United Kingdom: Taming the Fourth Estate

30 November 2012
Presseurop
Financial Times, The Daily Telegraph, The Sun

Newspaper reader in a London park, March 2012.
Newspaper reader in a London park, March 2012.

Lord Justice Leveson’s much-anticipated report into British press standards was published yesterday and provided a damning indictment of media ethics. As a result of the scandal, which erupted over illegal interception of telephone calls, a host of journalists including two former News of the World editors, face criminal charges including bribery.

The 2,000-page document described an industry in which corruption and harassment – bordering on persecution – was commonplace, and concluded by recommending a new independent regulator, backed by legislation. Newspapers spoke with one voice, backing the need for reform but rejecting his legal framework to underpin the system, which they felt would undermine the freedom of the press to hold the powerful to account.

According to Philip Stephens in theFinancial Times

Financial Times, London

“Lord Justice Leveson has tried to map a path by suggesting that a new system of regulation – independent of government and parliament – should be underpinned by legislation. This is not, as Mr Murdoch and his chums would have it, state regulation. The basic judgment here is right. But Lord Justice Leveson should have gone further in offering protections for the media when it is doing its proper job of holding to account those in positions of authority and influence.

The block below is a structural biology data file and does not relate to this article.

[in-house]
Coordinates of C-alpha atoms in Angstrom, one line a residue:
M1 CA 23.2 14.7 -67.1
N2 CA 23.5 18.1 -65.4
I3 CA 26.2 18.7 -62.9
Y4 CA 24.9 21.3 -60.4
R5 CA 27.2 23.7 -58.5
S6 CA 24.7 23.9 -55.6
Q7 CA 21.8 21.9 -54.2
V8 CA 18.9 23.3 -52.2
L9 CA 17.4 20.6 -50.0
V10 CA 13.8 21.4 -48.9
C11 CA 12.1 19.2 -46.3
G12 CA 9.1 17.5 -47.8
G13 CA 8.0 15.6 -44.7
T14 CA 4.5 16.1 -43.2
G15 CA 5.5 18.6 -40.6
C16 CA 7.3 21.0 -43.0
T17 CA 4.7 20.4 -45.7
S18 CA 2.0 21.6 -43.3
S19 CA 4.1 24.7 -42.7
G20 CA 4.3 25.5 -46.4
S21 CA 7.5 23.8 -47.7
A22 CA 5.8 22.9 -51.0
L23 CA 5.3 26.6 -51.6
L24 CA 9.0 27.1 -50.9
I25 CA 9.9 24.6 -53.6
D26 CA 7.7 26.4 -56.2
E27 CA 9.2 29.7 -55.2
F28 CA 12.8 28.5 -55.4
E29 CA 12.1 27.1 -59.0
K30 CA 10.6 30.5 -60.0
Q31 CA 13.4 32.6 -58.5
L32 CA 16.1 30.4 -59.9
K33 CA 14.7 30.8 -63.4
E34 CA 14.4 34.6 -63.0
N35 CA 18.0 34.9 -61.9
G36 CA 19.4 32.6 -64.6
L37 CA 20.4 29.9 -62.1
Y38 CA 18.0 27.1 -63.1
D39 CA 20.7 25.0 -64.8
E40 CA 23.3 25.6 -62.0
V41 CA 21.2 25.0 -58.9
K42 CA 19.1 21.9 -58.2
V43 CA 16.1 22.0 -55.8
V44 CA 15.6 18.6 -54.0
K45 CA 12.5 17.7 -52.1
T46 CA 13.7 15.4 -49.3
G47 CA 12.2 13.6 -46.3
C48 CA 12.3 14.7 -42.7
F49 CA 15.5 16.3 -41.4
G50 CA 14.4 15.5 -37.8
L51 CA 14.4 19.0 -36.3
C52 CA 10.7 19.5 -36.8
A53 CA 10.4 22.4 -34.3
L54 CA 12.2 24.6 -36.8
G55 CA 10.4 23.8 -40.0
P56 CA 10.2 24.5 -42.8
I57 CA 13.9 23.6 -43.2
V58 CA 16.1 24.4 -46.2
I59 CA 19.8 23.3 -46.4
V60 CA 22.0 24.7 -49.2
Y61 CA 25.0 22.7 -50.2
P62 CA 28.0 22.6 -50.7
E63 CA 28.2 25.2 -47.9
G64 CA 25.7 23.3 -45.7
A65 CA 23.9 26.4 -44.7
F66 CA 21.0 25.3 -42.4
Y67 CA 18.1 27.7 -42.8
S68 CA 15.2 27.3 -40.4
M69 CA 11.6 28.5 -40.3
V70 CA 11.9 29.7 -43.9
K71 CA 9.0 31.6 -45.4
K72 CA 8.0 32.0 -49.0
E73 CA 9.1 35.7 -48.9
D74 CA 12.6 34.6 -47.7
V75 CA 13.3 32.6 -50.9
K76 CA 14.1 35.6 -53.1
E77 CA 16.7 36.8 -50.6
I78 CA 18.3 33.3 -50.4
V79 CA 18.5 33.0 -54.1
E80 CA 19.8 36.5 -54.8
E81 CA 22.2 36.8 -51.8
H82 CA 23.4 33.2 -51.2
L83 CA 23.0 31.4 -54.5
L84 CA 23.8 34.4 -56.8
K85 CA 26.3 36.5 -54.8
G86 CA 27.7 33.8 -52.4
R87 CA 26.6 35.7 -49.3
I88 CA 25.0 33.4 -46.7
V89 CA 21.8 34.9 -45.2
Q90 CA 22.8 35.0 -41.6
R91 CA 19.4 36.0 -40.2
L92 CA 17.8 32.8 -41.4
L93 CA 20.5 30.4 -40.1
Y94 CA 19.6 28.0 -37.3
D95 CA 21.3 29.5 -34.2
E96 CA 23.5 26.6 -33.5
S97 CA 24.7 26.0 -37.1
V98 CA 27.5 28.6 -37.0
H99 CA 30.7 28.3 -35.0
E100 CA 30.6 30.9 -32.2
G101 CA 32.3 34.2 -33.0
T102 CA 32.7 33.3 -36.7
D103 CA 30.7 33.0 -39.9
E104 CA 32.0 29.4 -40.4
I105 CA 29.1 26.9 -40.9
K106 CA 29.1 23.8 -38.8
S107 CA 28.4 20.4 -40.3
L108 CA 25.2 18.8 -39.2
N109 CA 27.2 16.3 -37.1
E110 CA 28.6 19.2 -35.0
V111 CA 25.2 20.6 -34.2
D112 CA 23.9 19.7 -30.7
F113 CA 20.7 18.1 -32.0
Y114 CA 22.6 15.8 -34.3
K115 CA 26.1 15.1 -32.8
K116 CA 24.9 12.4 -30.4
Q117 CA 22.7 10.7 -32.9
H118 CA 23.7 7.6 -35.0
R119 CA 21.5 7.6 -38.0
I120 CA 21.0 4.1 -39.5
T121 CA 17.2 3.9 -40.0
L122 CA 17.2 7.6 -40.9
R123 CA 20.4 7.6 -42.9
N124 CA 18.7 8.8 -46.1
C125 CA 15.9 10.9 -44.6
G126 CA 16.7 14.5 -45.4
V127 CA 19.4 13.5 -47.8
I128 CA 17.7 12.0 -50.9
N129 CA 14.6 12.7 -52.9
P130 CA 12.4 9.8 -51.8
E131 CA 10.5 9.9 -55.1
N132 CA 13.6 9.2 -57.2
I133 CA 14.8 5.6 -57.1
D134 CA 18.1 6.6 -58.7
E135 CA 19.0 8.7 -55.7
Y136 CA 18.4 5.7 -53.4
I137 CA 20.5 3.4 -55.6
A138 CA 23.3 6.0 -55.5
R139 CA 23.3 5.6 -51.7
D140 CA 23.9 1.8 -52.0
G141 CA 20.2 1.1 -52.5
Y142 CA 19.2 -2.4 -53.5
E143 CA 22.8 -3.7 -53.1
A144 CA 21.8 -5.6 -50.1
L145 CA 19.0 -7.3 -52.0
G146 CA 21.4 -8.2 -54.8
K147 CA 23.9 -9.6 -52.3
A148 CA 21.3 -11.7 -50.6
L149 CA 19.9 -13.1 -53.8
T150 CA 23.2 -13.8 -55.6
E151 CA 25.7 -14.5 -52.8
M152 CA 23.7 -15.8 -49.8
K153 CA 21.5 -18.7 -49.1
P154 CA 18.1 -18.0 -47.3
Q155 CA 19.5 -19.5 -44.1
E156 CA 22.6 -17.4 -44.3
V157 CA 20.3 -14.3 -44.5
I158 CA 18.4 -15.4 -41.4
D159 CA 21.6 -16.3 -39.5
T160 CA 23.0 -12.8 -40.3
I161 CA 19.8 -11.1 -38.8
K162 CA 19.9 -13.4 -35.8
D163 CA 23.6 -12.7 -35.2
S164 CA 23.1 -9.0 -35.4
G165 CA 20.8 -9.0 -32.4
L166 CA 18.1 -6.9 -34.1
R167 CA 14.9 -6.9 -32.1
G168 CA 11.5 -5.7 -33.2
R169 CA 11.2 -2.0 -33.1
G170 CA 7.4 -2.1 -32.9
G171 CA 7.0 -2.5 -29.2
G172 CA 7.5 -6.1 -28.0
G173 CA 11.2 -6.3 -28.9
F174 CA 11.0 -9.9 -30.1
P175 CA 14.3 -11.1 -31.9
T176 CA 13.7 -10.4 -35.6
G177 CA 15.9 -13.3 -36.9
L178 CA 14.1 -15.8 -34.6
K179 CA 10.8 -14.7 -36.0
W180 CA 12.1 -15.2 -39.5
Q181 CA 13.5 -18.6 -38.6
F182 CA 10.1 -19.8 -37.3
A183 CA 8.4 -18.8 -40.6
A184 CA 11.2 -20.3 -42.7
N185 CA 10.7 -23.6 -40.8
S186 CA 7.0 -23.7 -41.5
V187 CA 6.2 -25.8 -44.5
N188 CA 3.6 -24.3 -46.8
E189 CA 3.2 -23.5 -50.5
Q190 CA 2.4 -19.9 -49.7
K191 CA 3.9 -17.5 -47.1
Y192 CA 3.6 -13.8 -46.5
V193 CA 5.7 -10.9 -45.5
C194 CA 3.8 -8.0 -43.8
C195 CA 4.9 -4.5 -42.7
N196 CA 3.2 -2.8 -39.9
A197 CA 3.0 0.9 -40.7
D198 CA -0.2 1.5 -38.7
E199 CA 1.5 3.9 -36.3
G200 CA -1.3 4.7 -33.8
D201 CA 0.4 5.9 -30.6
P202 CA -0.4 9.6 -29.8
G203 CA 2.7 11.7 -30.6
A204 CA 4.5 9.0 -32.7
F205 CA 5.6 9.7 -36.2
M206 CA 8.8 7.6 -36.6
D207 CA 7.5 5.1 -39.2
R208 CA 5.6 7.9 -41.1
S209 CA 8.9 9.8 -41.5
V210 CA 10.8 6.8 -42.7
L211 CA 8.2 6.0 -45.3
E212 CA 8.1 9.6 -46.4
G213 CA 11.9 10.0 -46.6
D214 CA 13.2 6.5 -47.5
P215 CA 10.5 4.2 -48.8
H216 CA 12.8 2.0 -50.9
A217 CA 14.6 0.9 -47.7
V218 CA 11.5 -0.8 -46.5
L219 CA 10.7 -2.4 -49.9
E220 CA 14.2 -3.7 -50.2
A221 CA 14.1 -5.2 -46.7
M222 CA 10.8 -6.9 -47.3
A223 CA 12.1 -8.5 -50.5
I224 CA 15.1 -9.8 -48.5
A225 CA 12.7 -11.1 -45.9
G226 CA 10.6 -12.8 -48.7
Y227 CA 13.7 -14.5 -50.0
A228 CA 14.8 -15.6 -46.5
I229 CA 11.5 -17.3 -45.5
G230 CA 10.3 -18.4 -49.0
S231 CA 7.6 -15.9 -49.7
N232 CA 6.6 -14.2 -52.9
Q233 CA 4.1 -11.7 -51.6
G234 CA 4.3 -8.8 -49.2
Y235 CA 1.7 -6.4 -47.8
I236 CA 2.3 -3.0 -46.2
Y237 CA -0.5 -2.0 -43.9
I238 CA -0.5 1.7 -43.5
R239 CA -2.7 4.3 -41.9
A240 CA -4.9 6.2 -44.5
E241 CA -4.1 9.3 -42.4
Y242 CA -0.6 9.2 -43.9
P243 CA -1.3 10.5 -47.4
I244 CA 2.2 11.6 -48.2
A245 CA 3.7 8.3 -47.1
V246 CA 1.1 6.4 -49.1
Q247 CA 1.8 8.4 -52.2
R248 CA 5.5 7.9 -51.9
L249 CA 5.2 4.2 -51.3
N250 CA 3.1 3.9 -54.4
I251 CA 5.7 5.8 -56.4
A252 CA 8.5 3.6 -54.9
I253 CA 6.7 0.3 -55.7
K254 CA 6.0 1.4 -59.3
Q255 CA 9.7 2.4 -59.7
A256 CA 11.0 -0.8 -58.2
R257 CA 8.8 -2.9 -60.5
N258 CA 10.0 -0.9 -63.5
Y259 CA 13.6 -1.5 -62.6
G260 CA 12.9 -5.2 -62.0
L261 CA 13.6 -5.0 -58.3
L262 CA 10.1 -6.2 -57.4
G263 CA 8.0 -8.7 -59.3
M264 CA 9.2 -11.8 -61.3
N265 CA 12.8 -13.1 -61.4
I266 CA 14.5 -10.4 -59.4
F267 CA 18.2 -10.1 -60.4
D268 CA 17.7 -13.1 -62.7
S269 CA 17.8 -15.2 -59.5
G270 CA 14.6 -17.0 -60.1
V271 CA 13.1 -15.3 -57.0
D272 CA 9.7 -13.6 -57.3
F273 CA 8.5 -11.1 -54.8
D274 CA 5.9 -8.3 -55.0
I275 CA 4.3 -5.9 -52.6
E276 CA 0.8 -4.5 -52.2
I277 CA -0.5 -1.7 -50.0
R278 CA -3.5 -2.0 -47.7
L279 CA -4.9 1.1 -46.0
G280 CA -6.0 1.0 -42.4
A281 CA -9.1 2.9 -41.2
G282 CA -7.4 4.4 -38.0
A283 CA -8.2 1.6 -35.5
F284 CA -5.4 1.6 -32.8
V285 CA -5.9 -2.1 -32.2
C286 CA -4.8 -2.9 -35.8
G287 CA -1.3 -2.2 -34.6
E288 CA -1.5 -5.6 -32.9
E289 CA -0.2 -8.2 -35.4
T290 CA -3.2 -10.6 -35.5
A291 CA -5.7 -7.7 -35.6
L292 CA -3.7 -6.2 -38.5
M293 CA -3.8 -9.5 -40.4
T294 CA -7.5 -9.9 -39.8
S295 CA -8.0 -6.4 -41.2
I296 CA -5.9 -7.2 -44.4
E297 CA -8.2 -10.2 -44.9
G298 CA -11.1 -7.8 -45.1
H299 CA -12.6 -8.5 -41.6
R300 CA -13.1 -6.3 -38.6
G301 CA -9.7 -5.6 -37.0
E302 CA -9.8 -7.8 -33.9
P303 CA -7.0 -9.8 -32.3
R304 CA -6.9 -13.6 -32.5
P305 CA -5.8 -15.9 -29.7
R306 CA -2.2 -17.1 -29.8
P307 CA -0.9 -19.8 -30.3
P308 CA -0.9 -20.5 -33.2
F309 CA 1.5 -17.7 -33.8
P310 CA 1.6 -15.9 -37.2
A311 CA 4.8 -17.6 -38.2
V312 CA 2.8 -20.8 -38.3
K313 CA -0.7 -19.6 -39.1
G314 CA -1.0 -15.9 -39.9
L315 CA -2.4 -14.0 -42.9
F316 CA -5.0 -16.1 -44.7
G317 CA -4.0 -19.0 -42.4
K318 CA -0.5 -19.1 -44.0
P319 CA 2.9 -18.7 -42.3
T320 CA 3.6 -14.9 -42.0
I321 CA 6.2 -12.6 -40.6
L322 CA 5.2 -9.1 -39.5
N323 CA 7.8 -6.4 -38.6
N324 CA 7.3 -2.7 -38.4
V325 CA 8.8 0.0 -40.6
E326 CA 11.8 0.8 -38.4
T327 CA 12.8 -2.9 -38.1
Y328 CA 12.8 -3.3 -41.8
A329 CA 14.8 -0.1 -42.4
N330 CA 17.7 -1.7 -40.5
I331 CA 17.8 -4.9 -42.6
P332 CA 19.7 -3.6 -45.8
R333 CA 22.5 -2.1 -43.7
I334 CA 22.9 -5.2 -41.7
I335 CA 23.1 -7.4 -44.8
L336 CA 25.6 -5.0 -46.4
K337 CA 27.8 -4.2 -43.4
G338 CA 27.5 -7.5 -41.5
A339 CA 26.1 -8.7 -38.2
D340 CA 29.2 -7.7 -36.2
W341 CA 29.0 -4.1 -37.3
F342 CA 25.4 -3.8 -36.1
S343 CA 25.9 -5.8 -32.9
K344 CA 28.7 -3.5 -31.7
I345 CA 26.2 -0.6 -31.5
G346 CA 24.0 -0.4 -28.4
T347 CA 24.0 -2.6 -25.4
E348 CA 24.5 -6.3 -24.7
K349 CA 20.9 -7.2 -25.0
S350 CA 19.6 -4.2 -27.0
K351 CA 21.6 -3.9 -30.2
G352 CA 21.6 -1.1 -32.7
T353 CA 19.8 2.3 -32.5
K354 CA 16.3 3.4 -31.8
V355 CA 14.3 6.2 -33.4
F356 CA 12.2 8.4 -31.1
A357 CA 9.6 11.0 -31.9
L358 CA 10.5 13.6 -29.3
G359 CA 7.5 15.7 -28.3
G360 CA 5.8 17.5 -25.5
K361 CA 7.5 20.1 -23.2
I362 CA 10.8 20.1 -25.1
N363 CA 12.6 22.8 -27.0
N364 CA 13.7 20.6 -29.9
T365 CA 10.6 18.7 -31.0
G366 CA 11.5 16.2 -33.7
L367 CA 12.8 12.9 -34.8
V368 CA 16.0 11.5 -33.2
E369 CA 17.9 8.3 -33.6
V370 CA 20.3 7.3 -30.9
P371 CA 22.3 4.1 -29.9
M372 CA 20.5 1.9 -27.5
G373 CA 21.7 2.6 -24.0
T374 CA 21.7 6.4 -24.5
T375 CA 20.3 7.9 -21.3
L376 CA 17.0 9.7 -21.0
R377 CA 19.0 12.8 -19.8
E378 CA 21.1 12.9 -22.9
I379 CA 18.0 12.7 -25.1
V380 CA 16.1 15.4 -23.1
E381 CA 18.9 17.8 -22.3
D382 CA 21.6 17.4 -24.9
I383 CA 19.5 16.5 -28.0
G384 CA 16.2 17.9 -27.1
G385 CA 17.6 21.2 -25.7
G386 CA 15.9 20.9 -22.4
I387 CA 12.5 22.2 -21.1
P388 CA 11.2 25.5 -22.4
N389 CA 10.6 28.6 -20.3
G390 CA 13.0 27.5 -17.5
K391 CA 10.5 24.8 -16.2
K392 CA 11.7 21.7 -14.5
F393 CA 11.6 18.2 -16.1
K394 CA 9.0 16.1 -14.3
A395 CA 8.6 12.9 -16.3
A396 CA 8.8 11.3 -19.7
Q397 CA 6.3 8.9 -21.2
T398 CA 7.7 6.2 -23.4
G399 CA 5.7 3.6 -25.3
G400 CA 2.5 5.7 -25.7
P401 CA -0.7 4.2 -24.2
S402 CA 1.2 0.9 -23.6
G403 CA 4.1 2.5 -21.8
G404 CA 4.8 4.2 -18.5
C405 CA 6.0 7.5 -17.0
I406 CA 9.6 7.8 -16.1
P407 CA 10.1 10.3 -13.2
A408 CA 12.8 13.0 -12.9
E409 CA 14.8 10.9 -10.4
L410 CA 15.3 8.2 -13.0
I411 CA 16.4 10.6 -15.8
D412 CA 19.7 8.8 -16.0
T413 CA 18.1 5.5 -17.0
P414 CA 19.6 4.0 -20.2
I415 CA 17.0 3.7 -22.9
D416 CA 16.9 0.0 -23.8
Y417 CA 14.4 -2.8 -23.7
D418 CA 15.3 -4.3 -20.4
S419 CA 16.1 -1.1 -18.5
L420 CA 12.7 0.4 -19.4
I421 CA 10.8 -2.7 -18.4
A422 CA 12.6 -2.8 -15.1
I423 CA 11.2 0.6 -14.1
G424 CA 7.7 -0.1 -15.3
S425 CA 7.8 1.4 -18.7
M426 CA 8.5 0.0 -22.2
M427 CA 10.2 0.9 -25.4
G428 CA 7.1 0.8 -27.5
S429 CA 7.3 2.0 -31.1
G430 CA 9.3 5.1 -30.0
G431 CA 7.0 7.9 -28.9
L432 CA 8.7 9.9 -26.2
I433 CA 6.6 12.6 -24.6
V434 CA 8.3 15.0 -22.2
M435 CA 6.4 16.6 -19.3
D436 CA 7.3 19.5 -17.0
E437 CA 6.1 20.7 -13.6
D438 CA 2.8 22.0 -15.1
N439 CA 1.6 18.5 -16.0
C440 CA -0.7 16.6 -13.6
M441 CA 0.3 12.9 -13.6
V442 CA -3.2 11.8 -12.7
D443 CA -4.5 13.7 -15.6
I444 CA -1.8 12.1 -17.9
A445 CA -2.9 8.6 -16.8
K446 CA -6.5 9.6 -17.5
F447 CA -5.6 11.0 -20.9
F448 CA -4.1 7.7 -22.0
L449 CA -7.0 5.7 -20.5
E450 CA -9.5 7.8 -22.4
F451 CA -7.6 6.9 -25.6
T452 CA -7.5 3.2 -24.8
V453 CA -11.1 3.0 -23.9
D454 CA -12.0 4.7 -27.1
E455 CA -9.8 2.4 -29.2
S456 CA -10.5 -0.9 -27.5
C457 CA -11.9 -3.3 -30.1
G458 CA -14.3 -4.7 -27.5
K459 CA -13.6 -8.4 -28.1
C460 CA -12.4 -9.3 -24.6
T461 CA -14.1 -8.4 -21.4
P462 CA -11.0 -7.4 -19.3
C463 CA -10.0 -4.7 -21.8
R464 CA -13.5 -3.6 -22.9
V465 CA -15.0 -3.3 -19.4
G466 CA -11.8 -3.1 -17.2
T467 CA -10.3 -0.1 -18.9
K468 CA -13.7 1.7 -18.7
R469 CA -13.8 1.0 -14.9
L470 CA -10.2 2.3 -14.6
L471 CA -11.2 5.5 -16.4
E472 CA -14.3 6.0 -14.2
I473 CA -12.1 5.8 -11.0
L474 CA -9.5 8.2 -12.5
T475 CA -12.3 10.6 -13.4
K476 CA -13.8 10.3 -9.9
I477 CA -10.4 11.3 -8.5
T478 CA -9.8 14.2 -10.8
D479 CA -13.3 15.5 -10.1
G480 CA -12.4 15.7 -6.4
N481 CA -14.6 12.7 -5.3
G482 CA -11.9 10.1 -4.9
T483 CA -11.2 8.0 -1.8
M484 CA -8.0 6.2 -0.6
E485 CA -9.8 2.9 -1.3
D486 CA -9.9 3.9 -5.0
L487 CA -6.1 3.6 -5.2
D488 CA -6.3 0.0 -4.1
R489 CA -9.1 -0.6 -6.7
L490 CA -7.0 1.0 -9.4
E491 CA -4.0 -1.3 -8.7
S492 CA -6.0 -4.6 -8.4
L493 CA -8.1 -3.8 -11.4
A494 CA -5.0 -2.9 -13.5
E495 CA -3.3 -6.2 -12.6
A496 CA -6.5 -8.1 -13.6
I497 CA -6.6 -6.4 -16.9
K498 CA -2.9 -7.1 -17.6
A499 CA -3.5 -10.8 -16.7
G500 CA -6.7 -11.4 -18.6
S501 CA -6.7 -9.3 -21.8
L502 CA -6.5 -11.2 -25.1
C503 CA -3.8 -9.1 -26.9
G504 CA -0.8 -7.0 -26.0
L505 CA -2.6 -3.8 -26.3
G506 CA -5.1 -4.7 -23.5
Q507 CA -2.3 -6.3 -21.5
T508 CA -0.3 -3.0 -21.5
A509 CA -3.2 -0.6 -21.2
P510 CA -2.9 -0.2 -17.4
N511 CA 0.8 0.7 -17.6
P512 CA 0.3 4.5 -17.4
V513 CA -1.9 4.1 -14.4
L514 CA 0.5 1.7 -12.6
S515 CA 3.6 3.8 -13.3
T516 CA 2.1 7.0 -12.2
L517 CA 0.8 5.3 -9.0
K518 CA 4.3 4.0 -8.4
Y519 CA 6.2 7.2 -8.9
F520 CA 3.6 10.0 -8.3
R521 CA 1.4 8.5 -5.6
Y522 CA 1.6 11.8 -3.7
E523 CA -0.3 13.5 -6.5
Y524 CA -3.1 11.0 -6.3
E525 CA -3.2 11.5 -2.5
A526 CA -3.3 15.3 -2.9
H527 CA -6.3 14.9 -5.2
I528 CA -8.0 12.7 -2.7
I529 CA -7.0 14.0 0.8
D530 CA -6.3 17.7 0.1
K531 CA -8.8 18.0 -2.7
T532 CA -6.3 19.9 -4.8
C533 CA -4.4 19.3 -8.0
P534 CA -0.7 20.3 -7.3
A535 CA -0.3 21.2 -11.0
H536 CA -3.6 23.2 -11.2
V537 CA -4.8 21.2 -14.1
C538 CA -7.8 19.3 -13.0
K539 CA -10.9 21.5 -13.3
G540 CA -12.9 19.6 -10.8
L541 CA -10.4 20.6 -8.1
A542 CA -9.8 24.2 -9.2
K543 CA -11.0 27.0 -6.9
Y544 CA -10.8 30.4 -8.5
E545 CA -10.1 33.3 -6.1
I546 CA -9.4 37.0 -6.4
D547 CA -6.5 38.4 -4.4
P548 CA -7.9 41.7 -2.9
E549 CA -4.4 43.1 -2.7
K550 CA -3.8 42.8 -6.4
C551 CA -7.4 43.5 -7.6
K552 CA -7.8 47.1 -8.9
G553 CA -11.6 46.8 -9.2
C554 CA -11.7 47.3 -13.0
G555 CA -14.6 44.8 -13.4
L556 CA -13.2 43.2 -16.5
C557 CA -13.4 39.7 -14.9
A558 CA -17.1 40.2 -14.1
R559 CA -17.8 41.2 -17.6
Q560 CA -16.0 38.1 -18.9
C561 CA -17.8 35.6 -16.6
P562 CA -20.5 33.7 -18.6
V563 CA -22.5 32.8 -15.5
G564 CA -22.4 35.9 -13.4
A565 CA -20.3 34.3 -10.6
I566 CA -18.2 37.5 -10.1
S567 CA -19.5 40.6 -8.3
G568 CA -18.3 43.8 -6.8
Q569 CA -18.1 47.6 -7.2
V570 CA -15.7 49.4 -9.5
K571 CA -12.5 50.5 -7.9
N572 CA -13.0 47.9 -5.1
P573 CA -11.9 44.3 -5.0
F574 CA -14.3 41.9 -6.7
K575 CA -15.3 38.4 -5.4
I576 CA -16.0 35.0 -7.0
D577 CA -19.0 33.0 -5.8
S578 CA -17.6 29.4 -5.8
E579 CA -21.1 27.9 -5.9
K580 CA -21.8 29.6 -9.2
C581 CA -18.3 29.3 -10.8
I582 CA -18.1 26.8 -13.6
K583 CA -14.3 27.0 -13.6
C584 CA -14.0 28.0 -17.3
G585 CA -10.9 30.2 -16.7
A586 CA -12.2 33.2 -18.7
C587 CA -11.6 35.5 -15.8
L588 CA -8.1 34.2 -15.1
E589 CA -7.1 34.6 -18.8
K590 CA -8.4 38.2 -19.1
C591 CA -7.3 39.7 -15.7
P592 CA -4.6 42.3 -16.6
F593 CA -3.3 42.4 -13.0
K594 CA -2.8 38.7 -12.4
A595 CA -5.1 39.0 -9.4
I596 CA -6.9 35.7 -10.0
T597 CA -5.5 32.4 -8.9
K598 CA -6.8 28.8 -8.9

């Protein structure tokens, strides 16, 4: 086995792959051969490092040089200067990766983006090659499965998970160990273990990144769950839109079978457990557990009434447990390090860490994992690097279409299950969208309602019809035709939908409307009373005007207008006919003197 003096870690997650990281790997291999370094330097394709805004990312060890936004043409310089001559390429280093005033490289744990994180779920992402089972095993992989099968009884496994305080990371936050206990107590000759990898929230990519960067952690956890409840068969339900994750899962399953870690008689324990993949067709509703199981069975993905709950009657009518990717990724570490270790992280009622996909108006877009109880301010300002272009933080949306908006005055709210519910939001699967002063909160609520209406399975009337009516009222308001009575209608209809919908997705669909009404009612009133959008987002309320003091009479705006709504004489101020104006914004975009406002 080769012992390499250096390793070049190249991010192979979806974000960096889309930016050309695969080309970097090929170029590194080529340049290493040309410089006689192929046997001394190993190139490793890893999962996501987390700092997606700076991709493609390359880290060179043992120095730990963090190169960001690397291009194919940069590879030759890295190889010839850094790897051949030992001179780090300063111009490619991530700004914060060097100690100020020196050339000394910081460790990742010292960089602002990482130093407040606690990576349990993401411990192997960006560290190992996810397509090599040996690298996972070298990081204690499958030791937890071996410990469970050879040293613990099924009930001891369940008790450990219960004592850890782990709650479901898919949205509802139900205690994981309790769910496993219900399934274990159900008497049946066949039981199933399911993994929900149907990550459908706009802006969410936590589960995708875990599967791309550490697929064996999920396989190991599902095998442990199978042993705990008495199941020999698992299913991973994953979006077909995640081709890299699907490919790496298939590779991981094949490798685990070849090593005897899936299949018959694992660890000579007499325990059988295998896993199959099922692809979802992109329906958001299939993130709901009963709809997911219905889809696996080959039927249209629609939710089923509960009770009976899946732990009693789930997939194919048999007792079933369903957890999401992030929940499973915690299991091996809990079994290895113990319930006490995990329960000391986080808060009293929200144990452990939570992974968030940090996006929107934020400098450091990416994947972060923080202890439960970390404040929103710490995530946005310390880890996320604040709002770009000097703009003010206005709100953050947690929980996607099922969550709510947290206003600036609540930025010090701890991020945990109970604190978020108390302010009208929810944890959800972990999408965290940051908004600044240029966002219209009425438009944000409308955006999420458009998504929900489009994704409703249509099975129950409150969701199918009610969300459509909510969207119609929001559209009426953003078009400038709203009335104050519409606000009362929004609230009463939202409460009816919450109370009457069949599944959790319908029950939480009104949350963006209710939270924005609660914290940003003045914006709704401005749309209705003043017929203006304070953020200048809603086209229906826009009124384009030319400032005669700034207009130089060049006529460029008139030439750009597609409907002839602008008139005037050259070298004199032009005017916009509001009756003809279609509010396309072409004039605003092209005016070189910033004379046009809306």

The Daily Telegraph’s leader echoed the criticism of the idea of a legally backed regulator, saying –

The Daily Telegraph, London

It would be wrong to use bad behaviour by the minority as an excuse to introduce the first press statute since censorship laws were abolished in 1695. Whatever the judge hopes, this would be a slippery slope to state meddling. There are many good ideas put forward in the report – for instance, the proposal of cheap, effective arbitration to help victims get swift redress to their complaints – and these should form the basis of the new press regulation.

While The Sun, sister title of Rupert Murdoch’s News of the World, which was shut in the wake of the phone hacking scandal, added –

Logo – The Sun, London

Change had to come. Indeed, it already has. The Sun has acknowledged past mistakes by changing its culture and improving corporate governance... But we are deeply alarmed by his main proposal for new legislation that could bring in State control of newspapers. How “independent” would a regulatory body be if it had to answer to MPs? Such a law could allow State officials to walk into papers like The Sun and censor stories... From being an admired beacon of democracy, Britain will become a repressive symbol of secrecy... Anger and the desire for revenge are not a basis on which to destroy 300 years of Press freedom.